By analysing images of the stricken areas captured by ESA’s Sentinel-2 satellites, Zooniverse volunteers can provide invaluable assistance to rescue workers. Rescue Global are a UK-based disaster risk reduction and response charity who are deploying a team to the Caribbean and will use the information you provide to help them assess the situation on the ground.
Breaking news… Zooniverse volunteers on Exoplanet Explorers have discovered a new 4-planet system!
Congratulations to all* who directly classified the light curves for this system, bringing it to the attention of the research team. And an enormous *thank you* to the 14,000+ volunteers who provided over 2 million classifications in just three days to make this discovery possible. This is equivalent to 3.4 years of full time effort. I *heart* people-powered research! It’s also amazing how quickly we were able to get these data to the eyes of the public — the Kepler Space Satellite observed this star between December 15 and March 4, 2017. Data arrived on Earth on March 7th and Zooniverse volunteers classified it April 3-5, 2017. I *heart* Zooniverse.
ExoplanetExplorers.org was the featured project for our inaugural ABC Australia Stargazing Live 3-day, prime-time TV event, which just ended yesterday and through which this discovery was made. Over the years, we’ve partnered with the BBC as part of their Stargazing Live event in the UK. On night 1, Chris Lintott, our intrepid leader, invites the million+ viewers to participate in that year’s featured Zooniverse project, on night 2 he highlights interesting potential results coming through the pipeline, and on night 3, if science nods in our favor, he has the pleasure of announcing exciting discoveries you all, our volunteers, have made (for example, last year’s pulsar discovery and the supernova discovery from a couple years back).
This year we partnered with both the UK’s BBC and Australia’s ABC TV networks to run two Stargazing Live series in two weeks. We’re exhausted and exhilarated from the experience! We can imagine you all are as well (hats off to one of our volunteers who provided over 15,000 classifications in the first two days)!
Stargazing Live epitomizes many of our favorite aspects of being a member of the Zooniverse team – it’s a huge rush, filled with the highs and lows of keeping a site up when thousands of people are suddenly providing ~7000 classifications a minute at peak. We’re so proud of our web development team and their amazing effort; their smart solutions, quick thinking, and teamwork. The best part is that we collectively get to experience the joy, wonder, and discovery of the process of science right alongside the researchers. Each year the research teams leading each project have what is likely among the most inspiring (and intense) 3-days of their careers, carrying out the detective work of following up each potential discovery at breakneck speed.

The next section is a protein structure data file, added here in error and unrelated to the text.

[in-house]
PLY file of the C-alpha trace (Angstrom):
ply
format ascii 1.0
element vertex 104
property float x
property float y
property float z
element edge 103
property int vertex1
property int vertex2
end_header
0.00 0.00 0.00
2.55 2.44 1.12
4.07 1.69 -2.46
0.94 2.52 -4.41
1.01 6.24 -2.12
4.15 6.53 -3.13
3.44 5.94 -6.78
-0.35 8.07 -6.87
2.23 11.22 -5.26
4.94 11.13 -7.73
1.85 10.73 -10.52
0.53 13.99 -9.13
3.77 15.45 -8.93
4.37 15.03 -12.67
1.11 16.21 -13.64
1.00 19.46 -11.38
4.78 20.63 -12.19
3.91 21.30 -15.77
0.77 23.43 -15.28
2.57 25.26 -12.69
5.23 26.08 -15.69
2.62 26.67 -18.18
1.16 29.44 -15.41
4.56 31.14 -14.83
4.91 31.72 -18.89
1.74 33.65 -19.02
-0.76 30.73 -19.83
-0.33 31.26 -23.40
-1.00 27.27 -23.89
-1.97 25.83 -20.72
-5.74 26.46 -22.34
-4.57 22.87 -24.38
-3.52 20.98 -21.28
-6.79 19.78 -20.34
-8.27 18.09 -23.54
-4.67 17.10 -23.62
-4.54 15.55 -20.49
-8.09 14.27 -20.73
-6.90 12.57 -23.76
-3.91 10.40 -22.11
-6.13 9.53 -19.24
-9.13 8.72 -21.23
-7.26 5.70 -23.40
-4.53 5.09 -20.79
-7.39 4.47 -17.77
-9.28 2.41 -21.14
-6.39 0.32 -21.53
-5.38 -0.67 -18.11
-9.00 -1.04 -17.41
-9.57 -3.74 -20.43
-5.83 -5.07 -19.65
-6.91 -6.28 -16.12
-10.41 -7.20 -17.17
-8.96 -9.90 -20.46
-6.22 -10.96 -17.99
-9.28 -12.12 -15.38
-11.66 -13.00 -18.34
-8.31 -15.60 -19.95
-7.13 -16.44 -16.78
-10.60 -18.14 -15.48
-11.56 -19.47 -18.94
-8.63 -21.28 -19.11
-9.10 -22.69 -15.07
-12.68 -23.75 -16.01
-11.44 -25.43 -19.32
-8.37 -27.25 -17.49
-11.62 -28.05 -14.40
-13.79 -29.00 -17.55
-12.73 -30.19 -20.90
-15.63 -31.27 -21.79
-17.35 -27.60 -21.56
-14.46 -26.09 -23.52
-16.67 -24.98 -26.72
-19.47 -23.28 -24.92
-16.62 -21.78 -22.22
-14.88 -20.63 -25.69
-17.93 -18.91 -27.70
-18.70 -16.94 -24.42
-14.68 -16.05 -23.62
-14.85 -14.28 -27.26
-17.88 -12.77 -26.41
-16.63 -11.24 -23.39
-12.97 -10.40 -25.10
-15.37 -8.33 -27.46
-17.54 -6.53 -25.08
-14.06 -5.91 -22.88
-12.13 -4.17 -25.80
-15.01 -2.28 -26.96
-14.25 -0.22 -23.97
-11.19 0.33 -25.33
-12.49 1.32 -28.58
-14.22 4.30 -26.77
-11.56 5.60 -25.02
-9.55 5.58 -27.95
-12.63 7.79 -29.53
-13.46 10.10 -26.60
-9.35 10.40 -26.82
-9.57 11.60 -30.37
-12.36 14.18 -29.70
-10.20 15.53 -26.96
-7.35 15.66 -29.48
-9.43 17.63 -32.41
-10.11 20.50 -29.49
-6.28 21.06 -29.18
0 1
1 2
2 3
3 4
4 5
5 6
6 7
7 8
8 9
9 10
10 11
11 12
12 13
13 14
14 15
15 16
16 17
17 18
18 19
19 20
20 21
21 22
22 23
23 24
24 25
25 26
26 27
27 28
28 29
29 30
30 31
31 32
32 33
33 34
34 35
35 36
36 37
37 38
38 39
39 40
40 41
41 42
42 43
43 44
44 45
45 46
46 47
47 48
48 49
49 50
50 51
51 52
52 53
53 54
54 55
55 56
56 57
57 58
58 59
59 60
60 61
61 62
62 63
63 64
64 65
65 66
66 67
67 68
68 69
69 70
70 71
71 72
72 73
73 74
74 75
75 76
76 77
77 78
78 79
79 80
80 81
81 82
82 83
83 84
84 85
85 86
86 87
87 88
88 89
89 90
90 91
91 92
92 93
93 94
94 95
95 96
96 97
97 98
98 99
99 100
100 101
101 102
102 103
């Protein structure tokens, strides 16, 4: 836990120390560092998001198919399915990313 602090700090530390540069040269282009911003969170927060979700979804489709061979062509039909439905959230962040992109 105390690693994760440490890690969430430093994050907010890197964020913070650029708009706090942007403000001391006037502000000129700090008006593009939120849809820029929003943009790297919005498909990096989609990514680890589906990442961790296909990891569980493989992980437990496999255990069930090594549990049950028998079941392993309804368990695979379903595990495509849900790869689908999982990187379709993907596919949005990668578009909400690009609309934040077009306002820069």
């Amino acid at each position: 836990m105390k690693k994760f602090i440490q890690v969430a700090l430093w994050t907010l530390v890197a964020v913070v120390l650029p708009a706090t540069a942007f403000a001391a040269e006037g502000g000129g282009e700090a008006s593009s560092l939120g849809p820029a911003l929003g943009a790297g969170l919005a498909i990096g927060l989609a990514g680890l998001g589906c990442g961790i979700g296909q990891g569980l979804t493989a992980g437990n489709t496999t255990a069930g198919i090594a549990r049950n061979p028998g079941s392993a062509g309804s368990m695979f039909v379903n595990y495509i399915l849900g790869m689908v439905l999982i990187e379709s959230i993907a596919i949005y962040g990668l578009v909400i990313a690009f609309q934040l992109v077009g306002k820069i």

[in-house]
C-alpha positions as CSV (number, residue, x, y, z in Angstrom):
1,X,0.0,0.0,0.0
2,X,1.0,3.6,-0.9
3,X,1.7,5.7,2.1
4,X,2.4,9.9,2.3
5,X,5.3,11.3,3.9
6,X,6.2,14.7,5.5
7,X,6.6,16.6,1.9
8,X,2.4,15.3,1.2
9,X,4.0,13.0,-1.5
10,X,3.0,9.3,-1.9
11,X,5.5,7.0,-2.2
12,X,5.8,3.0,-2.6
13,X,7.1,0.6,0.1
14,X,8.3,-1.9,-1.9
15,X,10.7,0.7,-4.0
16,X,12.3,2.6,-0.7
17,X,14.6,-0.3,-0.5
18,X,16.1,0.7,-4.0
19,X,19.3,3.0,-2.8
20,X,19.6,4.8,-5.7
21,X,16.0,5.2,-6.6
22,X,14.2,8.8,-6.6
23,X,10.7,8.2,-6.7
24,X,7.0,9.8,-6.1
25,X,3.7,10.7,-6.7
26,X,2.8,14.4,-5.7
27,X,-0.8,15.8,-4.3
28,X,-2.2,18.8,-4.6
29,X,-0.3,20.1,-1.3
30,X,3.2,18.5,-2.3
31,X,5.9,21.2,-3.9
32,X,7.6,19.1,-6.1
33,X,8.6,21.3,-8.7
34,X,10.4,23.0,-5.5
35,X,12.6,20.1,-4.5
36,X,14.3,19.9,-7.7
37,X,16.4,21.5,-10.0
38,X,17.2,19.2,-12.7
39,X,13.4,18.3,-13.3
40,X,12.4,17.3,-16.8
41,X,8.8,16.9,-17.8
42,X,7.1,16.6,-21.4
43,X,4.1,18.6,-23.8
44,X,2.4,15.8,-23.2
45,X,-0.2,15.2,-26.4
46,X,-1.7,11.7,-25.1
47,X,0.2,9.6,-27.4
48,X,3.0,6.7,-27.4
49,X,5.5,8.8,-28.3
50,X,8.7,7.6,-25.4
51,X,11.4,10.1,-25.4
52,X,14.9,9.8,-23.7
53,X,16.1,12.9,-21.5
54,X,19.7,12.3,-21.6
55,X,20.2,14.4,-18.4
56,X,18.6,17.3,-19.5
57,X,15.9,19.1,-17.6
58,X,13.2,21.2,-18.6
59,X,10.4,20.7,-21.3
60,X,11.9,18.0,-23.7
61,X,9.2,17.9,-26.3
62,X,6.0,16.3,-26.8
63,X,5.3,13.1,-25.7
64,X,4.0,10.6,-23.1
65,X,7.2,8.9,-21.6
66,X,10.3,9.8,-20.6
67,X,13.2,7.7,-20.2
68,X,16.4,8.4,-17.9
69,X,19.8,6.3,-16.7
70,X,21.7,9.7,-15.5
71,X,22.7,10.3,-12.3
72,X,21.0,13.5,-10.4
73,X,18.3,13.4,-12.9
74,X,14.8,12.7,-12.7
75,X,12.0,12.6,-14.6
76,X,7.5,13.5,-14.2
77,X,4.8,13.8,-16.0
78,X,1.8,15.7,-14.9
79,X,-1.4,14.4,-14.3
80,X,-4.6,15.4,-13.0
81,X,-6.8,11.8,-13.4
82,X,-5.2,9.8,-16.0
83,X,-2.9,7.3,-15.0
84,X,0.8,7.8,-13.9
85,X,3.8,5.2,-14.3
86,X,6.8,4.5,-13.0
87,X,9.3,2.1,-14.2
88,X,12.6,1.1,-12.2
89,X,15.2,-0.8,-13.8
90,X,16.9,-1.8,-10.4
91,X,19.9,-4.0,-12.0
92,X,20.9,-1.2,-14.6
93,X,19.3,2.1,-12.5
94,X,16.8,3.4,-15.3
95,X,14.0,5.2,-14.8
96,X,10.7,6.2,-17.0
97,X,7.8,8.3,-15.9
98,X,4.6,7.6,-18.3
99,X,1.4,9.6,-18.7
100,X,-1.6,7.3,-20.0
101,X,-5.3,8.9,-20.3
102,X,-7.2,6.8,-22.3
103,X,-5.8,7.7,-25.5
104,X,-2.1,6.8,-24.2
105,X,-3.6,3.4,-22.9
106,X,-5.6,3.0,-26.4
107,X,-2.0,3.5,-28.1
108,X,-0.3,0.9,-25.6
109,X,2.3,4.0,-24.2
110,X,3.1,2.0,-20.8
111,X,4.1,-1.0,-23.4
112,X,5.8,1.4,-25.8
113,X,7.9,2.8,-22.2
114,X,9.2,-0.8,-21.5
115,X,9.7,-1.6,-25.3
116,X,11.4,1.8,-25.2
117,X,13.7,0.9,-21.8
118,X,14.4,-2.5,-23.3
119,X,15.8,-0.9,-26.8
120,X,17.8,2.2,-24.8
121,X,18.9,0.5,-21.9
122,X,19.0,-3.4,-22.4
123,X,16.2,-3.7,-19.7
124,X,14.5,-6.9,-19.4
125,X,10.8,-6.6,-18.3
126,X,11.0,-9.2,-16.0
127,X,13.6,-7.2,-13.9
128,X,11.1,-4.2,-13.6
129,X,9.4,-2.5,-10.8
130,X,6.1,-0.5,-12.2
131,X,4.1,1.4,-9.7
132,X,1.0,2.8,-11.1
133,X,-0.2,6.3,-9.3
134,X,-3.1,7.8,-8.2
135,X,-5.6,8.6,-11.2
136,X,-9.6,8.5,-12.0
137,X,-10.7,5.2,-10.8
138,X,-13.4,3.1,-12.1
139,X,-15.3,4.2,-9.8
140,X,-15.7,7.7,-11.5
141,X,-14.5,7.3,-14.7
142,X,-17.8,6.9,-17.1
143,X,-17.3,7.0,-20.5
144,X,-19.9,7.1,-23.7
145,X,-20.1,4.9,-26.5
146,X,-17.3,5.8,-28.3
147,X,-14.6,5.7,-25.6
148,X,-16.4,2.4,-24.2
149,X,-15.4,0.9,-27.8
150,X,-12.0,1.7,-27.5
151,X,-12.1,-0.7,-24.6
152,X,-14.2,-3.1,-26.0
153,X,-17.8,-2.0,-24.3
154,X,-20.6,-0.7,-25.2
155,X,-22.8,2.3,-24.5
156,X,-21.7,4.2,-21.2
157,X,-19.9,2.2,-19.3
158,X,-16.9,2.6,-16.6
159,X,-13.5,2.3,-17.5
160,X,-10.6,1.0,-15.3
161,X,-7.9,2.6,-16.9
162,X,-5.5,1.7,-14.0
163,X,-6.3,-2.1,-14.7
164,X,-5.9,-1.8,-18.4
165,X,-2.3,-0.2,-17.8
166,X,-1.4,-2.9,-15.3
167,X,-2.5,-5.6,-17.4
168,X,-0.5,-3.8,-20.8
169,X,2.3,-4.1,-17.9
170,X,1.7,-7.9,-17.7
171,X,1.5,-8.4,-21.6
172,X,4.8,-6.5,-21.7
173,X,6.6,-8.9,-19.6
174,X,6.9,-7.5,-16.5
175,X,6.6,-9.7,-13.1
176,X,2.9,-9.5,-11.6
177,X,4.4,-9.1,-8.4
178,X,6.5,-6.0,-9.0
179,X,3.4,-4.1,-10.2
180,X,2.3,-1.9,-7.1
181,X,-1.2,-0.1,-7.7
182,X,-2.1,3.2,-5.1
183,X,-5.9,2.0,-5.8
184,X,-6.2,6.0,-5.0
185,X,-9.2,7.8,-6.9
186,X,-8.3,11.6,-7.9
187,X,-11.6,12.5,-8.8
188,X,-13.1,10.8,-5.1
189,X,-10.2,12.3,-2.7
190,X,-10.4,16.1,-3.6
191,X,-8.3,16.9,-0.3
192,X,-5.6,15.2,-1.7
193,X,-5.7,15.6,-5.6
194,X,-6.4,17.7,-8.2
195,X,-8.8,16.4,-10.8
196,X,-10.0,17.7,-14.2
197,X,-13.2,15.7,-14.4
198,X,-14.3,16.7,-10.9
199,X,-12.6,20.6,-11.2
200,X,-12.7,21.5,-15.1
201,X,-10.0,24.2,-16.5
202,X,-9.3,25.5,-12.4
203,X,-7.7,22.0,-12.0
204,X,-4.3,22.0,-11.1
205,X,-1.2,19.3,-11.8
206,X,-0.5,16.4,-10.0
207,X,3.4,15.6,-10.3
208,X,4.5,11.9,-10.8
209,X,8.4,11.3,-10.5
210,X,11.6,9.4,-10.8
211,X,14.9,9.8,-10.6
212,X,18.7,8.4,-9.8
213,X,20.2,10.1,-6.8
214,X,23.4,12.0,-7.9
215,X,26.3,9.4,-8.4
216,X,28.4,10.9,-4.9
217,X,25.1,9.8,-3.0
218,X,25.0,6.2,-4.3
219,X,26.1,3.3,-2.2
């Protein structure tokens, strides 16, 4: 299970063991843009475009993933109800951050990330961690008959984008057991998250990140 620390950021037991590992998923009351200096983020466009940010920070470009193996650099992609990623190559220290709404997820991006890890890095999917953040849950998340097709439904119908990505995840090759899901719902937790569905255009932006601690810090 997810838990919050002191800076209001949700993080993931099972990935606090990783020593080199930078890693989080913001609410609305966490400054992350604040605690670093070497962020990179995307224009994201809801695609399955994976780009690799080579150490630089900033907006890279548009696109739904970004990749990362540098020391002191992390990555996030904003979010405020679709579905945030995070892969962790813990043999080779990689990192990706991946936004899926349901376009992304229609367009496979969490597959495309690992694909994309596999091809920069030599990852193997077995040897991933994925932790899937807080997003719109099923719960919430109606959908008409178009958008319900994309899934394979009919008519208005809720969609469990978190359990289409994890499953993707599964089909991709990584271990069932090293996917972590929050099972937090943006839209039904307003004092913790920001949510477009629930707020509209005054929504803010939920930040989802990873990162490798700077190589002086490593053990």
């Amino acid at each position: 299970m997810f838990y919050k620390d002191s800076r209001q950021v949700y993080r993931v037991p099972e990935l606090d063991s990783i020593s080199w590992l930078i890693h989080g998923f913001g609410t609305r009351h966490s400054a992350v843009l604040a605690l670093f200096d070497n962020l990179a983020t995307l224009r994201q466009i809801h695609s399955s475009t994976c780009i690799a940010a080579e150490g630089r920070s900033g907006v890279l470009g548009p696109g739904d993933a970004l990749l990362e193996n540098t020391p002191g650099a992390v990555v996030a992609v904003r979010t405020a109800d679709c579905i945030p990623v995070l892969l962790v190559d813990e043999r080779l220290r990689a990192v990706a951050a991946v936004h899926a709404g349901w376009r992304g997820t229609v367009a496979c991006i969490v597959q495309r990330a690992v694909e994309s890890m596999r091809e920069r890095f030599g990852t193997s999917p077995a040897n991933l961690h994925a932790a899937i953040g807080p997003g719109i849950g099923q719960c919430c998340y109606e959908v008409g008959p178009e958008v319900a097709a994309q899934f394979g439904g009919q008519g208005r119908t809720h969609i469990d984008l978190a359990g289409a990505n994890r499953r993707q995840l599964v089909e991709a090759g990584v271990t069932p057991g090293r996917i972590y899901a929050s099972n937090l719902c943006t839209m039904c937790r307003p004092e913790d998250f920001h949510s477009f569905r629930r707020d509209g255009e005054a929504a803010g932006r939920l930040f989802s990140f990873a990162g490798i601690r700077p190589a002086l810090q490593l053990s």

Brad Tucker and his team leading PlanetNineSearch.org featured in the BBC Stargazing Live event this year checked and rechecked dozens of Planet 9 candidates orbital parameters and against known object catalogs, making sure no stone was left unturned. We were bolstered throughout with re-discoveries of known objects, including many known asteroids and Chiron, a minor planet in the outer Solar System, orbiting the Sun between Saturn and Uranus.
Even though Planet 9 hasn’t been discovered yet, it’s huge progress for that field of research to have completed a thorough search through this Skymapper dataset, which allows us to probe out to certain distances and sizes of objects across a huge swath of the sky. Stay tuned for progress at planetninesearch.org and through the related BackyardWorlds.org project, searching a different parameter space for Planet 9 in WISE data.
Also, and very importantly, the BBC Stargazing Live shows gave the world an essential new member of the Twitterverse:
The Exoplanet Explorers team, led by Ian Crossfield, Jessie Christiansen, Geert Barentsen, Tom Barclay, and more were also up through much of each night of the event this week, churning through the results. Because the Kepler Space Telescope K2 dataset is so rich, there were dozens of potential candidates to triple check in just 3 days. Not only did our volunteers discover the 4-planet system shown above, but 90 new and true candidate exoplanets! That’s truly an amazing start to a project.
Once you all, our amazing community, have classified all the images in this project and the related PlanetHunters.org, the researchers will be able to measure the occurrence rates of different types of planets orbiting different types of stars. They’ll use this information to answer questions like — Are small planets (like Venus) more common than big ones (like Saturn)? Are short-period planets (like Mercury) more common than those on long orbits (like Mars)? Do planets more commonly occur around stars like the Sun, or around the more numerous, cooler, smaller “red dwarfs”?
There’s also so much to learn about the 4-planet system itself. It’s particularly interesting because it’s such a compact system (all orbits are well within Mercury’s distance to our Sun) of potentially rocky planets. If these characteristics hold true, we expect they will put planet formation theories to the test.